Thousands of Scrap Tires Help Preserve Newport Roadways
Preserving City Streets: All States Materials Group Places Protective Asphalt-Rubber Chip Seal on Several Miles of Roads in Popular Rhode Island Summer Resort
A busy roadway skirting the scenic shoreline of historic Newport, Rhode Island, recently underwent a pavement preservation treatment that incorporated hundreds of scrapped tires.
All States Materials Group (All States), based in Sunderland, Massachusetts, placed asphalt-rubber chip seal over 3.7 miles of Ocean Avenue, which boasts one of Rhode Island’s most spectacular seascapes. The asphalt contractor/producer also installed this treatment over six other streets of the popular summer resort community.
This is not the first time the city has utilized rubberized asphalt treatment.
“We first tried the asphalt-rubber chip seal about eight years ago on a number of streets including a smaller section of Ocean Avenue, and those streets are still holding up quite well,” said William Riccio, Director of the Department of Public Services.
A 30-year veteran of transportation design and construction, Riccio heads up a department that delivers an unusually broad slate of services through its six divisions – Engineering, Capital Programs, Recreation and Beach Operations, Facility Management, Grounds and Forestry, and Public Works. The latter includes Highways, which carries out the City’s pavement management program that Riccio launched shortly after he joined the department as Director in 2007. Previously, he served the Rhode Island Department of Transportation for 18 years as a Project Manager for highway and bicycle transportation projects.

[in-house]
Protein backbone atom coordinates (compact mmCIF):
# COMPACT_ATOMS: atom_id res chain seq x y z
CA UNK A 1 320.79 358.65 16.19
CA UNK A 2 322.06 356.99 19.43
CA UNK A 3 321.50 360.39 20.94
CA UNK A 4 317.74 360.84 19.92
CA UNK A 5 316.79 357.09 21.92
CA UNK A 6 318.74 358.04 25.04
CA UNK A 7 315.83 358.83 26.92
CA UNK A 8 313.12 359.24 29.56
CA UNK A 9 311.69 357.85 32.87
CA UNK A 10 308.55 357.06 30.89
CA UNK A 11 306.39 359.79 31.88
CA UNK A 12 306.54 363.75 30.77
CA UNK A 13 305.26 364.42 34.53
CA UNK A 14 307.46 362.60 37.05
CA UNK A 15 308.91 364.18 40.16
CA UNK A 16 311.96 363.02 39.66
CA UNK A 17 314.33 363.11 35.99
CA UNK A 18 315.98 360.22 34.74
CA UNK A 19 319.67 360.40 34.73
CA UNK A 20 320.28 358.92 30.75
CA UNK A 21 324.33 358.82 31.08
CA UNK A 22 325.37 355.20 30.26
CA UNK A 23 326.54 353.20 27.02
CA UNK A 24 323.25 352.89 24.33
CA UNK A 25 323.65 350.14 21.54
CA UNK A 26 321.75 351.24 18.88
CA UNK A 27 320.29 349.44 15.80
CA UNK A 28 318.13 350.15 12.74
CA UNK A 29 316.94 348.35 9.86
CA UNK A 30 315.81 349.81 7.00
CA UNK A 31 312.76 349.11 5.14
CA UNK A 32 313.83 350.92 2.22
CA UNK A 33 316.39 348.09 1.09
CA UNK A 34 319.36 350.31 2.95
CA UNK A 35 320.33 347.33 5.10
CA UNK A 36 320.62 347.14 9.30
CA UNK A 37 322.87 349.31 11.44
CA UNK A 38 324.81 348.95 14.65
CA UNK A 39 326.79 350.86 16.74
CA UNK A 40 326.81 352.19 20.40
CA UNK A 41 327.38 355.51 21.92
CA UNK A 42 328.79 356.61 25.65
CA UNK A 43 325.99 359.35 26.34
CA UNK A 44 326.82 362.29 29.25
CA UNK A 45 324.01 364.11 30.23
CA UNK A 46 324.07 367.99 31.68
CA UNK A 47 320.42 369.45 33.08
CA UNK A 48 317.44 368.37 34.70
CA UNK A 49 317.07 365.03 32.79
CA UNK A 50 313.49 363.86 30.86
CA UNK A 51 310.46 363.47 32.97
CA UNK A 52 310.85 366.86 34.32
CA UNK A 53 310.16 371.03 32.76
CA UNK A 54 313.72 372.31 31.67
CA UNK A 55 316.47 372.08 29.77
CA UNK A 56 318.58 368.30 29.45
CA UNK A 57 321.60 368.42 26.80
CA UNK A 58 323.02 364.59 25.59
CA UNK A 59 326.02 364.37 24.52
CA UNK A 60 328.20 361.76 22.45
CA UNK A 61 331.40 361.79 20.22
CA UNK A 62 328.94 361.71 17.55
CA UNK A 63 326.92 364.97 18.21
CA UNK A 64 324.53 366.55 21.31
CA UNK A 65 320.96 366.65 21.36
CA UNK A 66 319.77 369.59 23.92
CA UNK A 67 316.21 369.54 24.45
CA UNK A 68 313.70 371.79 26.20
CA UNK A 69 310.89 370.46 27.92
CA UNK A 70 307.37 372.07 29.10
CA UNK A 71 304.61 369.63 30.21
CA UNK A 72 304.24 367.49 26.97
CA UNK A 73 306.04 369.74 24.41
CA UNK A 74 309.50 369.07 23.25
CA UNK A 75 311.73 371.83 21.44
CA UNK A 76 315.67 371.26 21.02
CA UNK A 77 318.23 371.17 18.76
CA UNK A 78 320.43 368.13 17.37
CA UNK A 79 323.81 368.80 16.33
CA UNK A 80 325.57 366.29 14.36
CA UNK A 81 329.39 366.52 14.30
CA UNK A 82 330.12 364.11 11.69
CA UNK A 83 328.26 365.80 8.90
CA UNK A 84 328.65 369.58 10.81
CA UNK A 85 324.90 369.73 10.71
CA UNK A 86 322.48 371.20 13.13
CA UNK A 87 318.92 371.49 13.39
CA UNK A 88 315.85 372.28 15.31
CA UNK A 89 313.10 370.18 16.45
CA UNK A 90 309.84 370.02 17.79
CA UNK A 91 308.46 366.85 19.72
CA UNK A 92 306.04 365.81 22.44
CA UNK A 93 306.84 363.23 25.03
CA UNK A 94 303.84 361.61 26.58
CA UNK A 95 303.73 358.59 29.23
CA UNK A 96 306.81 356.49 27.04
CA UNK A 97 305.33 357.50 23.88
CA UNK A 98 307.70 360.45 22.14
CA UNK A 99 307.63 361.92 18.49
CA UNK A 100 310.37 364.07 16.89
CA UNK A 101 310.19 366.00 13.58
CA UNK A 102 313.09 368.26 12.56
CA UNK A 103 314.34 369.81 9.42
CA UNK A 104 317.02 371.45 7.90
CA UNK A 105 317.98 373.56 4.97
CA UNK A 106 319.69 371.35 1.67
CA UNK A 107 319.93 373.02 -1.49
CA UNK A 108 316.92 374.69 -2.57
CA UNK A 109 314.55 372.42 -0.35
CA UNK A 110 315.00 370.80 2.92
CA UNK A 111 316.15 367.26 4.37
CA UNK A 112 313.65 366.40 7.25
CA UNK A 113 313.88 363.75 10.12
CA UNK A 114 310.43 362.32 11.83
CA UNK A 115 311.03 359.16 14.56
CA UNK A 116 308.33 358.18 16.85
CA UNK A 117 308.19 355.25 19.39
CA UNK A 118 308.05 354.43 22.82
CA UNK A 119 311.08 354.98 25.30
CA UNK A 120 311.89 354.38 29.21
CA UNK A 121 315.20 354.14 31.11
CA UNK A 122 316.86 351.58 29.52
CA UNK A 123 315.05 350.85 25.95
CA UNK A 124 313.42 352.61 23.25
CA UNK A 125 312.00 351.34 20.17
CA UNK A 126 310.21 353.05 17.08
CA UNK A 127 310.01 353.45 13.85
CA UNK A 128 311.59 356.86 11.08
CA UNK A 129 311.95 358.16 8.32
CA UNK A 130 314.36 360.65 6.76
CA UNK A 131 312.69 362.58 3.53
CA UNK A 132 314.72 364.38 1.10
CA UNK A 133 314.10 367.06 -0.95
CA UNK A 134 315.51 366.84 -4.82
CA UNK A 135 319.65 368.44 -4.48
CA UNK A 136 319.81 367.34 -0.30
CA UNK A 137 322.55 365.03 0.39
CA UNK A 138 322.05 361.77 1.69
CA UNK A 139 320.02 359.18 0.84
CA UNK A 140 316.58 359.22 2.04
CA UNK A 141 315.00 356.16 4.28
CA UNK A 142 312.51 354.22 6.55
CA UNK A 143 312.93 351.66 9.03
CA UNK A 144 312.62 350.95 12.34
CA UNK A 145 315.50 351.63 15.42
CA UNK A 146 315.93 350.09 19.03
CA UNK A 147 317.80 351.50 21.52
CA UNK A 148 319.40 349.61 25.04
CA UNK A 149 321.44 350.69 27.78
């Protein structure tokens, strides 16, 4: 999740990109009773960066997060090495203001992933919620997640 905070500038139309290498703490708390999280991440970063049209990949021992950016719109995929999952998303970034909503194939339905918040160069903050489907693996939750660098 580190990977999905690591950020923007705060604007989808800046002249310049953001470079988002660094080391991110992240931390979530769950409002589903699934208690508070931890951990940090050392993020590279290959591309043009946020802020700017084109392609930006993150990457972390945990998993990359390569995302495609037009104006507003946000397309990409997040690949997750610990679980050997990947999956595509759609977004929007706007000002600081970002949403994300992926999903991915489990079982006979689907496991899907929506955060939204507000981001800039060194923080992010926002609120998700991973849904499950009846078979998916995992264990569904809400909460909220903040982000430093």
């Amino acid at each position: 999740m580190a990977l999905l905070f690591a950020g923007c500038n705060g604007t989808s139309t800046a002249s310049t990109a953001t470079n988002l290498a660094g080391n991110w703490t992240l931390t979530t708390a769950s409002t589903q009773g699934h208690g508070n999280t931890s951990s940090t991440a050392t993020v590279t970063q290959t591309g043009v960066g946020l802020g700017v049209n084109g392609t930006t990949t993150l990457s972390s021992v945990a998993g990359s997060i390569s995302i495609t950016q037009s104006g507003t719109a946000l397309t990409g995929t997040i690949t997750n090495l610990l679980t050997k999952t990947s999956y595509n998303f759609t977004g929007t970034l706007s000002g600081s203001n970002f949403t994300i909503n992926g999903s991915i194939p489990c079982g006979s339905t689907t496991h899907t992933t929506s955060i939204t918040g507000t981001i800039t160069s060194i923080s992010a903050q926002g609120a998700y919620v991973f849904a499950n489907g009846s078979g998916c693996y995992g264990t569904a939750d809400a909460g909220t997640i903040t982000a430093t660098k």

Extending Pavement Service Life
Riccio is studying ways to extend the service life of pavements on Newport’s 94 miles of roads – about 90 miles of which are asphalt paved, and approximately 4 miles surfaced with cobblestones. There are no gravel roads.
The Public Services Director believes in the concept of pavement preservation as supported by the Federal Highway Administration. FHWA sees pavement preservation as a strategy that uses economical, preventive maintenance treatments to extend pavement life and improve safety. The treatments are applied to the surface of structurally sound pavements that are still in good condition and before deterioration starts. When they’re used appropriately, they can restore pavements to almost original condition, postponing costly rehabilitation and reconstruction. And they’re less disruptive to traffic flow than the long closures associated with reconstruction projects. Typical treatments include asphalt crack sealing, chip sealing, slurry or micro-surfacing, thin and ultra-thin hot-mix asphalt overlay.
“We have been developing a pavement management program that includes preservation strategies such as chip seal and crack sealing, and we’re currently putting together a list of streets that would make good candidates for micro surfacing,” said Riccio. “We’re also looking at additional preservation treatments such as fog seals and cape seals. The City Council has been supportive by approving a budget that allows us to do such projects – they have a positive outlook for pavement preservation,” he said.
Creating Newport’s SAM
The asphalt-rubber chip seal applied by All States to the Newport roads is a pavement preservation treatment technically called a stress absorbing membrane, or SAM. Construction of asphalt-rubber chip seal is very similar to the construction of a conventional chip seal, in which liquid asphalt binder in the form of an emulsion is sprayed on the existing pavement, crushed stone is spread on the asphalt binder, the stone is rolled to embed it firmly in the binder, and the chip seal is swept to remove any loose aggregate.